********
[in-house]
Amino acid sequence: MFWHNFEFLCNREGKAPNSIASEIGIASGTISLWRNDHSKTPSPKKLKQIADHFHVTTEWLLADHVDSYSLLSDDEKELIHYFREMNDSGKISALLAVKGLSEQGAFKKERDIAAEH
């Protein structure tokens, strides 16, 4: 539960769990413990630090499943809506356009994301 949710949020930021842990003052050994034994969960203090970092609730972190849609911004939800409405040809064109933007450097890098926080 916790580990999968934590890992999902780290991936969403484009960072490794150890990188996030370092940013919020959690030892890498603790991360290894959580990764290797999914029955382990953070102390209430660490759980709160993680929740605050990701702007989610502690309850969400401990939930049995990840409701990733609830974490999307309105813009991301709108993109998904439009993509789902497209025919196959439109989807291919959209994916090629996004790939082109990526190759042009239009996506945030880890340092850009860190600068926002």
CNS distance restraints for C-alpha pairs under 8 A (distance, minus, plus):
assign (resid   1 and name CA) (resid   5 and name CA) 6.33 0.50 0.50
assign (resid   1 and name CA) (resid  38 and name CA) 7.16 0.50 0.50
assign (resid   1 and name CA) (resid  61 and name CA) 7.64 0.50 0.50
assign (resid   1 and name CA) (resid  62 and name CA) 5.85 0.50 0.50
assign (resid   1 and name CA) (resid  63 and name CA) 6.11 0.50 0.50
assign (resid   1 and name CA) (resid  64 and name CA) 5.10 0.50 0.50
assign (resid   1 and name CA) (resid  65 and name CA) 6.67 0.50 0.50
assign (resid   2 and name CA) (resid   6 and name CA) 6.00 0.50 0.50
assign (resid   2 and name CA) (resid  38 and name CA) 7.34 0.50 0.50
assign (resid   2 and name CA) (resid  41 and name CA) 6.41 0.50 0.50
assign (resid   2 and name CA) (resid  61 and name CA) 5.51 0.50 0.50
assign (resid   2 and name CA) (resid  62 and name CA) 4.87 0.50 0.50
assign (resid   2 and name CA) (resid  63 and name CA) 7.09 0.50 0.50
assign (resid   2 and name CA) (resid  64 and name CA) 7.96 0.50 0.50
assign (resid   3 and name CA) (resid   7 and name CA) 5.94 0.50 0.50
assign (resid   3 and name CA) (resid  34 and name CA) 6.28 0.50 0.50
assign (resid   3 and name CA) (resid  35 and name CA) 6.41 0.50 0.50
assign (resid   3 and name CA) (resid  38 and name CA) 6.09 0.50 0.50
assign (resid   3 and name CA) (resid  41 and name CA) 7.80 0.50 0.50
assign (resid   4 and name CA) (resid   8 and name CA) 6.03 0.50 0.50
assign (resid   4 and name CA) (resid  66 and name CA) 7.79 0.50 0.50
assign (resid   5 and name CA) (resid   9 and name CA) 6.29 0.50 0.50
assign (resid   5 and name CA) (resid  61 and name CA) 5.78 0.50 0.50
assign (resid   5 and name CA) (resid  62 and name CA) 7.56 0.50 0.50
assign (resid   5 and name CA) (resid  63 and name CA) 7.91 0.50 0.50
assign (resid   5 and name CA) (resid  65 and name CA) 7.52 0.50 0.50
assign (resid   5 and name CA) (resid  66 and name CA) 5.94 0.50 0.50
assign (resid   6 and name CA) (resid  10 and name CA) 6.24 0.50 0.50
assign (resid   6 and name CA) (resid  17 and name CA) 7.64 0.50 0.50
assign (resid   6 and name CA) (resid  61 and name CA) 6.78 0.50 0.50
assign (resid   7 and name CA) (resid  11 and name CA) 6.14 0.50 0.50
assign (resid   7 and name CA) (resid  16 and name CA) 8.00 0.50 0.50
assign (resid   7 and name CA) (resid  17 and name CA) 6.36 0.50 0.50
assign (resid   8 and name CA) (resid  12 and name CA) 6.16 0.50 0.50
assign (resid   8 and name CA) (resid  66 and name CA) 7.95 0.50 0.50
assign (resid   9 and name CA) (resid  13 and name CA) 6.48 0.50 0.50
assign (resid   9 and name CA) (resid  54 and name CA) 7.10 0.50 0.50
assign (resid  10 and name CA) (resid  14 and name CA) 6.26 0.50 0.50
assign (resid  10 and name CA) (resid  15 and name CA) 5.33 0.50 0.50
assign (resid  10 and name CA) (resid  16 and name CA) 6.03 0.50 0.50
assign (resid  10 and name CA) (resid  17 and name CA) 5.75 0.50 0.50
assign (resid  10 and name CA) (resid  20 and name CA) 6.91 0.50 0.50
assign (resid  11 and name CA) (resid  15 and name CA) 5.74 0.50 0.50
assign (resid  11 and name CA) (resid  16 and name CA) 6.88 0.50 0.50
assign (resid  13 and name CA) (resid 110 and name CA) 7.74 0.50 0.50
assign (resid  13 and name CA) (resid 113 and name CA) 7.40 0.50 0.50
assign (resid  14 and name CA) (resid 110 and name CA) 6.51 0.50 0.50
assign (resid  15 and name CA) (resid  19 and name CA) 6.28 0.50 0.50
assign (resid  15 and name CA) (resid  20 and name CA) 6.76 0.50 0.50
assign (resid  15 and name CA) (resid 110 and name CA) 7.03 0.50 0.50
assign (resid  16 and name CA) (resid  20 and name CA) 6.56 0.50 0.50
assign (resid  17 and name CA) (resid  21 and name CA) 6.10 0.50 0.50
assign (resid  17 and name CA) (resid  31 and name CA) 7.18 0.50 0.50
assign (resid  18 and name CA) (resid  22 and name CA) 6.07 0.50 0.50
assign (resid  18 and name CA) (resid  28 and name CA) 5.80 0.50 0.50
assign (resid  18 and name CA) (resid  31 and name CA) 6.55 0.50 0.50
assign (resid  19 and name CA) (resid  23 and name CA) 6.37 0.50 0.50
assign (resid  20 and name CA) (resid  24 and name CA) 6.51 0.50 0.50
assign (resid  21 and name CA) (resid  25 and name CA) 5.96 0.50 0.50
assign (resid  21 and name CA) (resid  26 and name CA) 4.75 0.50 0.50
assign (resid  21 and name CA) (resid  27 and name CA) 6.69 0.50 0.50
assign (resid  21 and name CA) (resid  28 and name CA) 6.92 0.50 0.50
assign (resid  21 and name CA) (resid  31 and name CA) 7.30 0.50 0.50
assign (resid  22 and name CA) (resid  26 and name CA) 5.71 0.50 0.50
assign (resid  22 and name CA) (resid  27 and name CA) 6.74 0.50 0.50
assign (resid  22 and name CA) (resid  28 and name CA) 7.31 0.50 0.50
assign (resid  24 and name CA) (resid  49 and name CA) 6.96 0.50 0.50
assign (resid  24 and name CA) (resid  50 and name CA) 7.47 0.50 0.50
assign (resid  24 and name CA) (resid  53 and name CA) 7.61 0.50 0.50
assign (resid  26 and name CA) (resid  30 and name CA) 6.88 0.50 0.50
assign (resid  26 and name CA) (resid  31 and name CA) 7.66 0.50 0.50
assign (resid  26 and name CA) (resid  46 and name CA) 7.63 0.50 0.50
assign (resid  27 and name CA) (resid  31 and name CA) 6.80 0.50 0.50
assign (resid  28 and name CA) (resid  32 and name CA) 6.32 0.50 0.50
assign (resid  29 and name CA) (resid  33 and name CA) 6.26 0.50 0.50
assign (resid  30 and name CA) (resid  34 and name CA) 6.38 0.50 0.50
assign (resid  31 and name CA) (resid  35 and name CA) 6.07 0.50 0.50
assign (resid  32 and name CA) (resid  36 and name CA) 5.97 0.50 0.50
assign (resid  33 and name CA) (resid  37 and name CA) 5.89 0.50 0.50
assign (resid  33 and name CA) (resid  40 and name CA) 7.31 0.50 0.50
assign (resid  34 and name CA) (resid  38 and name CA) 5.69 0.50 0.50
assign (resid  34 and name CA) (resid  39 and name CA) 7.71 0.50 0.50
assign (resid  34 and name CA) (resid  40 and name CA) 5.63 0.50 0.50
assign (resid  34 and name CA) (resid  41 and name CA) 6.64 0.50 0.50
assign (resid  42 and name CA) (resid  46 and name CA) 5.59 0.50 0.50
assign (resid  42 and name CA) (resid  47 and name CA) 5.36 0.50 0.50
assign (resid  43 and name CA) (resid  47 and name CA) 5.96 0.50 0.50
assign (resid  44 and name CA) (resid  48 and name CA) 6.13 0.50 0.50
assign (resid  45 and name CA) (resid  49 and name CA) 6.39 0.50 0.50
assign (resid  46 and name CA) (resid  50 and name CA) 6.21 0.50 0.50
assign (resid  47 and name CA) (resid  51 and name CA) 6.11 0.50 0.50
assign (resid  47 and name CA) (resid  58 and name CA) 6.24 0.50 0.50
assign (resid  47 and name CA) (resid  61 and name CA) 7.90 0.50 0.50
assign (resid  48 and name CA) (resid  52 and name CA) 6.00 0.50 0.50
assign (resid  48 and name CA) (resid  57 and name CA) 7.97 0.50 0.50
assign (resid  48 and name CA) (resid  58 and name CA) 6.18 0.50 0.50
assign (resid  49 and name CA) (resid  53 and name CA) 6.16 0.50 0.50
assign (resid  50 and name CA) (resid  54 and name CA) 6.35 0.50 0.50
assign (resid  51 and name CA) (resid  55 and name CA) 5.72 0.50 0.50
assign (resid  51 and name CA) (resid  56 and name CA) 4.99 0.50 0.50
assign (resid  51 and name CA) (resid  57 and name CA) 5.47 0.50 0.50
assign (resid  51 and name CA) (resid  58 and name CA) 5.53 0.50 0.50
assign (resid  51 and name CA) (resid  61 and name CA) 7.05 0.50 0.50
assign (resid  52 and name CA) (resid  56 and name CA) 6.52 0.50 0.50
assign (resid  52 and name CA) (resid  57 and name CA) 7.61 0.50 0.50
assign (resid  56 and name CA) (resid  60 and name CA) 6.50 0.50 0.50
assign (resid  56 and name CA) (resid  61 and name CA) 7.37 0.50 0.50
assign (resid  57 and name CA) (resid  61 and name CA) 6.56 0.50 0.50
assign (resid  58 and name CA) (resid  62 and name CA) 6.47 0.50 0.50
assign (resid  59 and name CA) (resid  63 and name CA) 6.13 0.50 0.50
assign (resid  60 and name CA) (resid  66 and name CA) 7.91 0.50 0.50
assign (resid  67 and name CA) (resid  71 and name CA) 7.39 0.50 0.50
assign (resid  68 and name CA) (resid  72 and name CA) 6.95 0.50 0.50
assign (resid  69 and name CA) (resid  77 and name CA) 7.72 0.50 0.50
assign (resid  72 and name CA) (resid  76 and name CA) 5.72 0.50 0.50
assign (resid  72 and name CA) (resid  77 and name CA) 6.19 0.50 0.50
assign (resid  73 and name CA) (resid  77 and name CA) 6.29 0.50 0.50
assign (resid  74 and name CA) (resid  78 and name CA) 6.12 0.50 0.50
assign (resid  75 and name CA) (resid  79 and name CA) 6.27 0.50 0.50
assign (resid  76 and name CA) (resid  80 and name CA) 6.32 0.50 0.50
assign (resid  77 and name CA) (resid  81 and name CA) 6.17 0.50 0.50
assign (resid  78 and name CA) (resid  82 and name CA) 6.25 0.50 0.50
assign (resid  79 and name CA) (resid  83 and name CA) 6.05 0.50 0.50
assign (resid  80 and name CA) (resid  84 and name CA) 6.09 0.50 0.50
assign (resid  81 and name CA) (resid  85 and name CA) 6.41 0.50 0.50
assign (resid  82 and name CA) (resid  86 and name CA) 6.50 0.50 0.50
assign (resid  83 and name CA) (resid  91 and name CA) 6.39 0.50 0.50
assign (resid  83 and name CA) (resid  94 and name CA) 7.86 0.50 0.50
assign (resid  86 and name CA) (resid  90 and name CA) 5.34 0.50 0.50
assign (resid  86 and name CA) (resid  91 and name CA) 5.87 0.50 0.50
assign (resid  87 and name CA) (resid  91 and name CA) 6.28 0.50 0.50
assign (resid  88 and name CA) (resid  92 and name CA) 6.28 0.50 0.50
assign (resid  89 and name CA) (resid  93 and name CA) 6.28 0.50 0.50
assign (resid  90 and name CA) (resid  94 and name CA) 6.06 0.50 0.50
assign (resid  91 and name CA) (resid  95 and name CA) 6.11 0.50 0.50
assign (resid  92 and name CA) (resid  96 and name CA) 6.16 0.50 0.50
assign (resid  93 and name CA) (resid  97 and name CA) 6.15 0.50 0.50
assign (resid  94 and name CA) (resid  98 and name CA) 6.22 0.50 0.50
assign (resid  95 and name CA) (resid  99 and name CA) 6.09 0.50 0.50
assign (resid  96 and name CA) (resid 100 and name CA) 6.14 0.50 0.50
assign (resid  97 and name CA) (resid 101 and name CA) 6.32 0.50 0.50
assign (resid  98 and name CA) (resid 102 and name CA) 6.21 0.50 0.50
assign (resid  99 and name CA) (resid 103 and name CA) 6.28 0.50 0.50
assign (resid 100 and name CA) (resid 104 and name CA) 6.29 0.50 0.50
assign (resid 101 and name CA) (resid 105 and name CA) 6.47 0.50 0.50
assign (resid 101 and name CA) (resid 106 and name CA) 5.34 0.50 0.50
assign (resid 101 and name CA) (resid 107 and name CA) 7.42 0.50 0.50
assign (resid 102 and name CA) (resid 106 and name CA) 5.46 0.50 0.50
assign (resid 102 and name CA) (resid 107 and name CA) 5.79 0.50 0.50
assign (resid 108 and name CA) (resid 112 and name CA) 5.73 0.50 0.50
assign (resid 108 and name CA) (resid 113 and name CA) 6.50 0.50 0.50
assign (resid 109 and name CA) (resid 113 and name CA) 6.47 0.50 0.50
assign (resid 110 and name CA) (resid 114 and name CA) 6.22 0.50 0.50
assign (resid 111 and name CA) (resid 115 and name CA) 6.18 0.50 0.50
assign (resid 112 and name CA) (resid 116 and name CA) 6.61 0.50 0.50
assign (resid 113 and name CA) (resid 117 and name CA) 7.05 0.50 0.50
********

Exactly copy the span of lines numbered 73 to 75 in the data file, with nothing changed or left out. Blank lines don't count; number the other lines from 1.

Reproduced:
assign (resid  24 and name CA) (resid  53 and name CA) 7.61 0.50 0.50
assign (resid  26 and name CA) (resid  30 and name CA) 6.88 0.50 0.50
assign (resid  26 and name CA) (resid  31 and name CA) 7.66 0.50 0.50